Lebanon: Raising the Bar to Dismantle Hizbullah

Israel's demand to immediately disarm Hizbullah encounters increasing resistance from within the Lebanese government, showing a partial shift in its attitude. The international community may follow

The Lebanese government is expanding the list of conditions under which it would be able and willing to dismantle Hizbullah.

If at the outset of the military operations the Lebanese leadership was calling for a ceasefire as a precondition to tackle the issue of Hizbullah, now the bar has been raised:

    • Lebanese PM Fouad Siniora declared that, even after a ceasefire he will not be able to enforce disarmament upon Hizbullah, unless Israel withdraws from the contested territory of the Shebaa farms.
    • Also, after the Israeli military operations in Qana, Siniora praised Hizbullah's "resistance" and declared: "We highly appreciate his [Nasrallah's] stance and those who are sacrificing their lives for the sake of Lebanon."

Concurrently, an increasing number of voices, both in Lebanon and internationally, are arguing that it is in fact unrealistic to expect the disarmament of Hizbullah. Alternative solutions, such as the absorption of the militia into the Lebanese army, are being proposed.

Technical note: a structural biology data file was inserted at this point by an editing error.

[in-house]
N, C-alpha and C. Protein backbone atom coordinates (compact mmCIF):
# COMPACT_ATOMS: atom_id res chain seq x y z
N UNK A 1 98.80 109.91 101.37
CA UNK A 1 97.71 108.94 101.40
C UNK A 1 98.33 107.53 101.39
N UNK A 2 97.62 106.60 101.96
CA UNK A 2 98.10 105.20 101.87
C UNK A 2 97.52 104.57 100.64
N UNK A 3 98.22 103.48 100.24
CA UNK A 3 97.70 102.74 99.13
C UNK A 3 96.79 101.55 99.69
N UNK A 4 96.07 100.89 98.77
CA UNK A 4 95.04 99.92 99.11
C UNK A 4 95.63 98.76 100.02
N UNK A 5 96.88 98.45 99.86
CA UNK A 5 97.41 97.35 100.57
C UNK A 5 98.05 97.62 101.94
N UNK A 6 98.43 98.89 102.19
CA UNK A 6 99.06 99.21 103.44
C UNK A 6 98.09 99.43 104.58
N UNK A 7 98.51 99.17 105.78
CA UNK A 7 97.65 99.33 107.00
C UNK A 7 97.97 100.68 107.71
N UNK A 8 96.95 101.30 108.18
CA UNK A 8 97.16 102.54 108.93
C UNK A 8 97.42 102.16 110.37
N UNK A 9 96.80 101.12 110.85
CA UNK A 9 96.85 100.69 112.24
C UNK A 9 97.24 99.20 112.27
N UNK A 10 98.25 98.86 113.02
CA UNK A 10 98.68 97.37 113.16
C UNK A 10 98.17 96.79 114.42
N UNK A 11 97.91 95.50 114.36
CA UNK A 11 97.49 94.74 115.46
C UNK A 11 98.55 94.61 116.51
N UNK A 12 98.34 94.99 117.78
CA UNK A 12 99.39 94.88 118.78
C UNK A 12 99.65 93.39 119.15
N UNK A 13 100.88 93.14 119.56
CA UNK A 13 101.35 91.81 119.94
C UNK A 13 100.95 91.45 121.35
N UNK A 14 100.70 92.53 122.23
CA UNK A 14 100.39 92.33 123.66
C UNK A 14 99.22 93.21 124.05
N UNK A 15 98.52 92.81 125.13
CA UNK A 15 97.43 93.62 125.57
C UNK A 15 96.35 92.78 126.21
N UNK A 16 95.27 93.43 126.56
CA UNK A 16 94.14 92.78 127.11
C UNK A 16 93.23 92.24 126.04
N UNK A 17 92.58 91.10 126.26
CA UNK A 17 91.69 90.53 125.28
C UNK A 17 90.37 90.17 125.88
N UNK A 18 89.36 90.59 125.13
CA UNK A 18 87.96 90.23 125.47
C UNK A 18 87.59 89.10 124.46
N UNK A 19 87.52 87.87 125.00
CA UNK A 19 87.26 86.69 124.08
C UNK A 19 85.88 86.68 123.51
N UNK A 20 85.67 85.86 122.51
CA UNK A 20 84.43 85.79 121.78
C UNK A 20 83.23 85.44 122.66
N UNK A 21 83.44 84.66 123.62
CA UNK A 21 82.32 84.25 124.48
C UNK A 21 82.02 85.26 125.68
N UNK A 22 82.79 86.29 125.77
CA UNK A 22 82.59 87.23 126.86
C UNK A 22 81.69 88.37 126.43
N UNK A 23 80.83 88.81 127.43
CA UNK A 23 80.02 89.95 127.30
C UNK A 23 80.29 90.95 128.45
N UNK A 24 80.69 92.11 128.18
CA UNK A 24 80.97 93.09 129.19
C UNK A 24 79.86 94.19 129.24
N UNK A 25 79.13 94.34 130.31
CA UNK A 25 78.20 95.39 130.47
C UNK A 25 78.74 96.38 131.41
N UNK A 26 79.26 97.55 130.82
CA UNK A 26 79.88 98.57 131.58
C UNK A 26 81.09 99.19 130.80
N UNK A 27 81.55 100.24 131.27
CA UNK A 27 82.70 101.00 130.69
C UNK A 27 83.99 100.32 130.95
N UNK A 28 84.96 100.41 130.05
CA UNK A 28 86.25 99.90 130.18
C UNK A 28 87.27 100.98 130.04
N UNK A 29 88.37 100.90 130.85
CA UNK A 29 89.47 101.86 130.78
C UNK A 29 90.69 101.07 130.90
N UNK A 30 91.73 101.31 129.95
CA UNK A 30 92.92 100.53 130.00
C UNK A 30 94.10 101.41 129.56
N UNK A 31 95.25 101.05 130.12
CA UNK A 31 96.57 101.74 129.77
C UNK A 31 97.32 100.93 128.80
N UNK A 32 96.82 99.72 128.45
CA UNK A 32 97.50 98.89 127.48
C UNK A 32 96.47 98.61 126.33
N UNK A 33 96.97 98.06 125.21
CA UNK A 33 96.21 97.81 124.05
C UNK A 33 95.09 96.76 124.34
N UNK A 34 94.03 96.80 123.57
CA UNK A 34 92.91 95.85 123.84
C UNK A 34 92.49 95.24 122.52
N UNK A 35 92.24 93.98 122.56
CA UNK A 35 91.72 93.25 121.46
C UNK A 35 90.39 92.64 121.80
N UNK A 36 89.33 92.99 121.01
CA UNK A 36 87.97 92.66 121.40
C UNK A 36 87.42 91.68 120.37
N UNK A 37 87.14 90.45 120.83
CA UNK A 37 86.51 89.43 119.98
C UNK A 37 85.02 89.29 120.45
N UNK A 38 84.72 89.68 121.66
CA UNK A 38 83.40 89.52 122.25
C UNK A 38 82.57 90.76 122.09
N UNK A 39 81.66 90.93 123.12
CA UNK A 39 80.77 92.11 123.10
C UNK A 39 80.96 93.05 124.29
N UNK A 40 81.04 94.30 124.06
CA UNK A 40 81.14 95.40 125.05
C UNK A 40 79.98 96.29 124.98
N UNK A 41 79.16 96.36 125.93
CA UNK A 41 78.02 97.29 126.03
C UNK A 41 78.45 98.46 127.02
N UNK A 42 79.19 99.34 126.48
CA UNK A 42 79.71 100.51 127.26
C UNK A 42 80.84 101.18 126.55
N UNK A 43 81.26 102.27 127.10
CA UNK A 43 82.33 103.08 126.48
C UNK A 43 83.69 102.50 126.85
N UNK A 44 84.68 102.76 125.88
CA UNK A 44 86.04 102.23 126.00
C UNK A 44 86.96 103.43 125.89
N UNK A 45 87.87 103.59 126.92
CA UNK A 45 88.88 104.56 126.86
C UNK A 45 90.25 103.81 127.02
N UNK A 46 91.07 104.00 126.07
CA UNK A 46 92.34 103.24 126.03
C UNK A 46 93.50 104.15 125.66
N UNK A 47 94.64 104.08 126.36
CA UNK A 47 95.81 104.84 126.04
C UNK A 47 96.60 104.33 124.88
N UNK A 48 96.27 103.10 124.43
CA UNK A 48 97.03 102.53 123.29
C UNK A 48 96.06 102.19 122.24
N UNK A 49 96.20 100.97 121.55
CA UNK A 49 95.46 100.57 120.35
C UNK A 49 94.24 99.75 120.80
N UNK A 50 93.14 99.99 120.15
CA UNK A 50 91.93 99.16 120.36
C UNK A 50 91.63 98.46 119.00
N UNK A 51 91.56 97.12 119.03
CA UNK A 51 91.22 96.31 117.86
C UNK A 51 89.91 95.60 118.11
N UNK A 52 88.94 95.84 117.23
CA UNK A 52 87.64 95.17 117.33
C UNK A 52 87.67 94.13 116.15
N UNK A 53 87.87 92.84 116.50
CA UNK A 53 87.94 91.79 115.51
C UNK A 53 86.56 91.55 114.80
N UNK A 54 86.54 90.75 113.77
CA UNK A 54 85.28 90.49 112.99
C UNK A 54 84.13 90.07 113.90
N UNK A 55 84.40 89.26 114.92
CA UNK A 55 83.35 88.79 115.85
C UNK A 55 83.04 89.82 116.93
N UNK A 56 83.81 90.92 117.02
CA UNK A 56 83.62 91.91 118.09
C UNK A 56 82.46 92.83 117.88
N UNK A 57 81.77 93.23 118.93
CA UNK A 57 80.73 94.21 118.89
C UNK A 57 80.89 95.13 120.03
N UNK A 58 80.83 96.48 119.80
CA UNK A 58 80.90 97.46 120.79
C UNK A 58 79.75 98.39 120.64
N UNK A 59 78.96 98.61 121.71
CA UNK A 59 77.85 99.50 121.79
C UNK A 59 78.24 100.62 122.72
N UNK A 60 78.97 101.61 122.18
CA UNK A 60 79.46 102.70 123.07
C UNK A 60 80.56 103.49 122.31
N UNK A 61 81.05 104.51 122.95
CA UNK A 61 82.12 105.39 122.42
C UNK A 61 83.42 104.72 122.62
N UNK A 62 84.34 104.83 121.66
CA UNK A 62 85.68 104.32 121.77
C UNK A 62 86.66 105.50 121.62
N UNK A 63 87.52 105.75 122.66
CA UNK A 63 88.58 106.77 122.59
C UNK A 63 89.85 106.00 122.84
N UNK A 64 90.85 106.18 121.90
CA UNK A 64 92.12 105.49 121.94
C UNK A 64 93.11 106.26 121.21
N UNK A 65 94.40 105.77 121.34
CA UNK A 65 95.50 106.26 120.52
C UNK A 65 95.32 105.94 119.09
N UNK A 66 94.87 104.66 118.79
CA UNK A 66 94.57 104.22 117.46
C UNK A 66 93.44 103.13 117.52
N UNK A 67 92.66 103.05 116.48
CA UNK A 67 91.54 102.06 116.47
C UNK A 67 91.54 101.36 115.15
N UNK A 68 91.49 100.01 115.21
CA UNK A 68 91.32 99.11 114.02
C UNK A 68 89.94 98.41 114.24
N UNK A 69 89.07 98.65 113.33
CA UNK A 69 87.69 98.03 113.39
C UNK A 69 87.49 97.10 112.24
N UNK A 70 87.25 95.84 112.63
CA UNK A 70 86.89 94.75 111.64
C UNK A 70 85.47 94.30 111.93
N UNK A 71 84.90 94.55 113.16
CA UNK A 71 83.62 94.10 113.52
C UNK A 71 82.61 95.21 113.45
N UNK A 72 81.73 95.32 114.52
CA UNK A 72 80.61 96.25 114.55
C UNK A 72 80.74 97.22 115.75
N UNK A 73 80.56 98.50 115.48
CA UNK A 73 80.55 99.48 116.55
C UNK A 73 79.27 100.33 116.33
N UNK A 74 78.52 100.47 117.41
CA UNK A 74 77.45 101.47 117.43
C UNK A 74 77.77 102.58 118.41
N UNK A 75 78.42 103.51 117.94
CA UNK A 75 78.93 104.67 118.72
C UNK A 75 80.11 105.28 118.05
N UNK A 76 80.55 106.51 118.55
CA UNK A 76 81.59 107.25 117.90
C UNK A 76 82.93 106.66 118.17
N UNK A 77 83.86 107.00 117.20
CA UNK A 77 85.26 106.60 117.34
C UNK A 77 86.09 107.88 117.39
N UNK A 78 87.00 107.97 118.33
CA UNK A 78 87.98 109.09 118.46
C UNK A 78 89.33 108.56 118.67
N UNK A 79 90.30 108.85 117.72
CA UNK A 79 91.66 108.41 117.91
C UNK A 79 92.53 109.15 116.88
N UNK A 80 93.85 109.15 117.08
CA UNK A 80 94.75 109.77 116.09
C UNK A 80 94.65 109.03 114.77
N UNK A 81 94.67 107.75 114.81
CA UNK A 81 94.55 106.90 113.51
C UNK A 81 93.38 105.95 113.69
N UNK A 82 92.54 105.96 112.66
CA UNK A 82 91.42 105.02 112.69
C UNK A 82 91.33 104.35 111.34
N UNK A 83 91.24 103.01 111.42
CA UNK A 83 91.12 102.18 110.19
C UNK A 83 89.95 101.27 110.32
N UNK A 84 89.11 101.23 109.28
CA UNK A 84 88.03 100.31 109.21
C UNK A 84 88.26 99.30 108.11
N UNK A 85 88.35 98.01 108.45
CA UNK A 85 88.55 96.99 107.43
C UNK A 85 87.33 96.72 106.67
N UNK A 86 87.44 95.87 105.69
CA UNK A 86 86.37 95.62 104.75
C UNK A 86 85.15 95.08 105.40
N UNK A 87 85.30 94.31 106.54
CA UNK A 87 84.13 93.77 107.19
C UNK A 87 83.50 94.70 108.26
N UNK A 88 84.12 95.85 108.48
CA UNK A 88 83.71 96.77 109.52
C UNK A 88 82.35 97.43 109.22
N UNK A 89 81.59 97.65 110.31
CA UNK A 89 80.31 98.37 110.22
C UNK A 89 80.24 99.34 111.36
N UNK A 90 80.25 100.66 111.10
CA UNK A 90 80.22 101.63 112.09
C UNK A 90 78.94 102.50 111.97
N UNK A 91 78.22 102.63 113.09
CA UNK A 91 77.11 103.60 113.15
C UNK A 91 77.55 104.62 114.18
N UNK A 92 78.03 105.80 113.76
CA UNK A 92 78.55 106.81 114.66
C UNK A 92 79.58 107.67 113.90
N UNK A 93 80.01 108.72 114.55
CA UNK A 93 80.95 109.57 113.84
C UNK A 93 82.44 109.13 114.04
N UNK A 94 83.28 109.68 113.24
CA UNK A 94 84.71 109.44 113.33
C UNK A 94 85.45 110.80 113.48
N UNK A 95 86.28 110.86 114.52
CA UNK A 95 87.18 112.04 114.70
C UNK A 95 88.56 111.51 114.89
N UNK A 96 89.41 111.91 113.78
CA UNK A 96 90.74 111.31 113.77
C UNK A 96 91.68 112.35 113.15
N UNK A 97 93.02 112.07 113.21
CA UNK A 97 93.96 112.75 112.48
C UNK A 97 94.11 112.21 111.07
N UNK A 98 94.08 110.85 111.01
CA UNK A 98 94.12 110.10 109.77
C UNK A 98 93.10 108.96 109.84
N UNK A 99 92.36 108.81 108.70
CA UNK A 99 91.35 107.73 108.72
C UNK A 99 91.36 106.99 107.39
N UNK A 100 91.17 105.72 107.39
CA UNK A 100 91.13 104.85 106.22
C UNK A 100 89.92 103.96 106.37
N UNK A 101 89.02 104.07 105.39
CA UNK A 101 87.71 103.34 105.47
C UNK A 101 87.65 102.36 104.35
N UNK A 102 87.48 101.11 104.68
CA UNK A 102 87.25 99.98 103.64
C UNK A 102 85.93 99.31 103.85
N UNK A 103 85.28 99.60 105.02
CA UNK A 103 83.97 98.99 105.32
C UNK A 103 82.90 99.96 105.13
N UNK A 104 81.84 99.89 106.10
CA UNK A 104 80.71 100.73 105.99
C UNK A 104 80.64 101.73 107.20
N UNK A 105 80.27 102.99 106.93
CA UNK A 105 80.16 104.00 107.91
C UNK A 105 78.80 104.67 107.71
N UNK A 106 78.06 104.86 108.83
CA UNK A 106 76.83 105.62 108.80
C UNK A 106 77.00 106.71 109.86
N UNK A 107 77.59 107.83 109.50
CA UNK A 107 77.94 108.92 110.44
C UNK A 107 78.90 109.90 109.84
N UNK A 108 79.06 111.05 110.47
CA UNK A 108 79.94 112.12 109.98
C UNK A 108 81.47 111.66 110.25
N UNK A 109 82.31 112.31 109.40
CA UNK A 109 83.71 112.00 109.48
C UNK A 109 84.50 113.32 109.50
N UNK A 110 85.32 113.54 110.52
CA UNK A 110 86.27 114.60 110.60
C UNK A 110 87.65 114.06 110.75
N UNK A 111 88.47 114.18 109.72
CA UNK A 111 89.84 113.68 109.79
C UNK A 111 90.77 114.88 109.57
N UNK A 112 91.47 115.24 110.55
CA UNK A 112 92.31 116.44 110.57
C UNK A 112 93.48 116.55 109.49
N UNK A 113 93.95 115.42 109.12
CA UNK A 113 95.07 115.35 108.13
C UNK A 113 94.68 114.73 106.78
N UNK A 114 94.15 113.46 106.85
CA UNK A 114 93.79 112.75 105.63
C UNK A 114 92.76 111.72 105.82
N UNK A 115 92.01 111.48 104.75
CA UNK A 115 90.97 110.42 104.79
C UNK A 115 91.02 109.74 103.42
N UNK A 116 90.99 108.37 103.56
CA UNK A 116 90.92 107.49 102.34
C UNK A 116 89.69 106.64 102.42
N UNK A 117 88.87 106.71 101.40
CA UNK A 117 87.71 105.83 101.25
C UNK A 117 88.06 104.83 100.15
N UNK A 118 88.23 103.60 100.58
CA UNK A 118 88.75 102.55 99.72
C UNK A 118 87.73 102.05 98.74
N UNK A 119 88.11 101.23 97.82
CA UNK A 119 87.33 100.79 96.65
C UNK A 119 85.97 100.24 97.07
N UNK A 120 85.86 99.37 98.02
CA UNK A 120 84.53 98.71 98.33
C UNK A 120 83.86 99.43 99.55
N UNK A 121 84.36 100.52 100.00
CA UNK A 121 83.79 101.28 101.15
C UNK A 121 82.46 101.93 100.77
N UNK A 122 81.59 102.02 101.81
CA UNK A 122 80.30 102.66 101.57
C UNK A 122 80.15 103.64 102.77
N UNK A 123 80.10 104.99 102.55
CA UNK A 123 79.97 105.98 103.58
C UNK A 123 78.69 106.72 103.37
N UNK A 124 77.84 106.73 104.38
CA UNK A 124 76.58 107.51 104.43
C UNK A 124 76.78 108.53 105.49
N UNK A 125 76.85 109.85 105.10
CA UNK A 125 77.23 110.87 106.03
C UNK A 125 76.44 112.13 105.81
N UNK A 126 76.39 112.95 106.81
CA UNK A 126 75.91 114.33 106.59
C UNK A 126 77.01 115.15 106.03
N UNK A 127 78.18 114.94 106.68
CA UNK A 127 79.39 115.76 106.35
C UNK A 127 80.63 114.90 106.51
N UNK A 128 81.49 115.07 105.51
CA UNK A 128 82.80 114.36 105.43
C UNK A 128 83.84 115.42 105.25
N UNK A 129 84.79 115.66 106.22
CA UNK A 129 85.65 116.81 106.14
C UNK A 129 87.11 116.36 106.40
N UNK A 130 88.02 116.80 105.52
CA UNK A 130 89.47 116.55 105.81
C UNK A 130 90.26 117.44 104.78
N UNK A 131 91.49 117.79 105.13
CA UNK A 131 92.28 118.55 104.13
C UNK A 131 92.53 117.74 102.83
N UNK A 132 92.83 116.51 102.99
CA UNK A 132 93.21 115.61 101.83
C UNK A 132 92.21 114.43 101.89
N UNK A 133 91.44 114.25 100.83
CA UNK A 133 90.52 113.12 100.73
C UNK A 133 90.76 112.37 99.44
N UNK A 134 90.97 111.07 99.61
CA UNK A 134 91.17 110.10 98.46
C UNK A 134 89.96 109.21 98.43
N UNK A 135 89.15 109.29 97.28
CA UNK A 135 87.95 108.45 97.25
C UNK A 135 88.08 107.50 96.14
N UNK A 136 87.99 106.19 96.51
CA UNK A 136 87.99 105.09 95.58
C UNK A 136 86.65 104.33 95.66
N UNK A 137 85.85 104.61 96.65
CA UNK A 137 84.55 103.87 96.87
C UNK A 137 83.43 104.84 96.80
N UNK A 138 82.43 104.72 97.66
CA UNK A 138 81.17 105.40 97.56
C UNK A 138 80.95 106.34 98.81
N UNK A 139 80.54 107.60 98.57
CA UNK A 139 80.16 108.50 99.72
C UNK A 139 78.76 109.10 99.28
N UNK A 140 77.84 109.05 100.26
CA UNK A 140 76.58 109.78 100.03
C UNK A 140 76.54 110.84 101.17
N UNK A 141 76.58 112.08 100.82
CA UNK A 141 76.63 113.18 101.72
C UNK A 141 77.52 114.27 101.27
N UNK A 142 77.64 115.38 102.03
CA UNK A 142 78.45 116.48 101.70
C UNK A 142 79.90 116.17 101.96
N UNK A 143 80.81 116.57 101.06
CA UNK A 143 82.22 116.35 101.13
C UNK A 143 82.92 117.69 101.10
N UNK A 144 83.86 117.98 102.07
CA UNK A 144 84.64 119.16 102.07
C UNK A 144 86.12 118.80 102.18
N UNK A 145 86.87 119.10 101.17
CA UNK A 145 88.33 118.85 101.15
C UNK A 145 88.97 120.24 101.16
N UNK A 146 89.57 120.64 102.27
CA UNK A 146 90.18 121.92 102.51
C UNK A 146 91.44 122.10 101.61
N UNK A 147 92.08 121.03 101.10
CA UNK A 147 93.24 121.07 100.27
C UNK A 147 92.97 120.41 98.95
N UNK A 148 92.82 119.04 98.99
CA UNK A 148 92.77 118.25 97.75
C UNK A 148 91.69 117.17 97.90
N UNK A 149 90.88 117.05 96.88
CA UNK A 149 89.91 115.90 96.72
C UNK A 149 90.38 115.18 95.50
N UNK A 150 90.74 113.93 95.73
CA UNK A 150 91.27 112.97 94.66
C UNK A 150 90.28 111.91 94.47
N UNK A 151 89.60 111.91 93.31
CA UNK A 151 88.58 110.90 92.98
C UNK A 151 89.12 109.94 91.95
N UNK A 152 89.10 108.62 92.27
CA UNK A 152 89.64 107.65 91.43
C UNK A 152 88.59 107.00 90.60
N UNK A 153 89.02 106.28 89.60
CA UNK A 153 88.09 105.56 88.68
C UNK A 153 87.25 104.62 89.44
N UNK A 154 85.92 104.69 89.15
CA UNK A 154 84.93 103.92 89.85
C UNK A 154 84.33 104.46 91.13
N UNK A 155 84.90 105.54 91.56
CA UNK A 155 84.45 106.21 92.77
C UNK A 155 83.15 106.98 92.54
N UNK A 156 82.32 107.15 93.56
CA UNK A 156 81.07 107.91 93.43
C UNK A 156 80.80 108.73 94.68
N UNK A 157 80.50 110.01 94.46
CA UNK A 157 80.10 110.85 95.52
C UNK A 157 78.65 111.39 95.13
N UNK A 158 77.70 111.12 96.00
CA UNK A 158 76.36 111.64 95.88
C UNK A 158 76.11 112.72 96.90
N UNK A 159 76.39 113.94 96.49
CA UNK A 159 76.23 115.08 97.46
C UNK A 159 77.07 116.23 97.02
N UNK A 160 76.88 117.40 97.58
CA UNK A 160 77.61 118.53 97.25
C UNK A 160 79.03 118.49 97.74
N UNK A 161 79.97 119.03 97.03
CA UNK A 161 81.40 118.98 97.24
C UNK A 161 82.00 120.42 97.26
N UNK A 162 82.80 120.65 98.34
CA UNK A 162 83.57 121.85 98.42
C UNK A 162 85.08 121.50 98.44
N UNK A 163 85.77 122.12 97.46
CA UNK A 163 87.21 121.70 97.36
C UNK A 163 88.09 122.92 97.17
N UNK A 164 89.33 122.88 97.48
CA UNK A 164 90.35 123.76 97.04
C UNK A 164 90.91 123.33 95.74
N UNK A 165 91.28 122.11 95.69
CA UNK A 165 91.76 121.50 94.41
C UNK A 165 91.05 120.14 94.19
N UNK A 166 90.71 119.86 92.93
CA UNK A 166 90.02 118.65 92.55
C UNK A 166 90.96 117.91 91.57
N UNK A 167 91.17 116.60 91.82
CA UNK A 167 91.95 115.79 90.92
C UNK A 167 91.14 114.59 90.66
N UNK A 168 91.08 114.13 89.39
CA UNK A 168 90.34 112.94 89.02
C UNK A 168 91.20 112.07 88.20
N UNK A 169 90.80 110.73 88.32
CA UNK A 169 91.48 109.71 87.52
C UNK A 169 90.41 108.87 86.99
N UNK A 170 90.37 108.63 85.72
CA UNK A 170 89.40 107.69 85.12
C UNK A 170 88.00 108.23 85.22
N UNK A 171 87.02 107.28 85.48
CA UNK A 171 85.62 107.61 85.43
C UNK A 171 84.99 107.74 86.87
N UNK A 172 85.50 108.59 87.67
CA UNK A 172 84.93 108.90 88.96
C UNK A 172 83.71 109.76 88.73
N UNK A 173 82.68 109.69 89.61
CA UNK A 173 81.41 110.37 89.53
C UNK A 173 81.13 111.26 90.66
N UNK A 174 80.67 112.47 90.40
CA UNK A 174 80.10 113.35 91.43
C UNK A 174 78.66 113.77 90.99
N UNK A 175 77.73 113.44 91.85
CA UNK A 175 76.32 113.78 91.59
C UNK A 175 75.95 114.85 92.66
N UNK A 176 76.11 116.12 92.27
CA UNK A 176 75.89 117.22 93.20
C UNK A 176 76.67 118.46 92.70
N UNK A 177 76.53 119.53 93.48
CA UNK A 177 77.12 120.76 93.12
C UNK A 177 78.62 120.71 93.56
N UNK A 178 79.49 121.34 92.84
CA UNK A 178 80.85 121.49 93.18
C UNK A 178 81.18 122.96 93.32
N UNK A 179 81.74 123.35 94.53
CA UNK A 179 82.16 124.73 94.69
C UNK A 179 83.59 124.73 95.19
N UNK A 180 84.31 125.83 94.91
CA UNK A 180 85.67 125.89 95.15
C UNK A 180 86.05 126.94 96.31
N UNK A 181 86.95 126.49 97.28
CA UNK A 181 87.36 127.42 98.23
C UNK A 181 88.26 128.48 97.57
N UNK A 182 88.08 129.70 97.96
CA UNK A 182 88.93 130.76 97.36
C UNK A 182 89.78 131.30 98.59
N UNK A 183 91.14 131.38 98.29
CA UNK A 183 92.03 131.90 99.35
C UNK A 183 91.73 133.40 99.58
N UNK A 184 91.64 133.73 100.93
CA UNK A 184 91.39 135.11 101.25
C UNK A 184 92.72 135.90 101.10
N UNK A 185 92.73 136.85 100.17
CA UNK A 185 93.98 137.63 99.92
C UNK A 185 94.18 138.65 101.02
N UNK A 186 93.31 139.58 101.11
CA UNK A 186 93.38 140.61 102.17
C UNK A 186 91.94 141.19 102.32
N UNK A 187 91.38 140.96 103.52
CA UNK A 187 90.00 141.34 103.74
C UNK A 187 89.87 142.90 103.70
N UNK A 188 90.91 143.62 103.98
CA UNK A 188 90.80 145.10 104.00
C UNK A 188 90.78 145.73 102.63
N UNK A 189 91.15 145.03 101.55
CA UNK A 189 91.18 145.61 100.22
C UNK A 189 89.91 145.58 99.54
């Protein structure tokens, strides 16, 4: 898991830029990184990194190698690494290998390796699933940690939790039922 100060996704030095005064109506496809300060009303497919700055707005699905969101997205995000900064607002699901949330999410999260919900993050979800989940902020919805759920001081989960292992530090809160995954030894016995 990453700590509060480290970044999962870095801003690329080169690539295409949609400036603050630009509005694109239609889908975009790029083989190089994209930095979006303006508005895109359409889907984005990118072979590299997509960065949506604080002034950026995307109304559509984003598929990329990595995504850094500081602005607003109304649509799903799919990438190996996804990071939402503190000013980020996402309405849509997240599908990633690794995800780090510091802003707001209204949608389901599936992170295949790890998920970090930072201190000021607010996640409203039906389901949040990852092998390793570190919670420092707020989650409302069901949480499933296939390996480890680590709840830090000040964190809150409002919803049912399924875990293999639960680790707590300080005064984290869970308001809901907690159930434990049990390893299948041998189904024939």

The Reut Institute contends that Israel's demand for an immediate disarmament of Hizbullah is being eroded, as the Lebanese government's new position may signal an approaching change in attitude of the international community.

Indeed, a few members of the international community have shifted from calling for an immediate ceasefire concurrent with the dismantlement of Hizbullah, to advocating for an immediate end of the hostilities, to be followed by a gradual demilitarization process.

This trend collides with Israel's demand to dismantle Hizbullah as a precondition to any future political arrangement, and it may lead to a deadlock between the parties.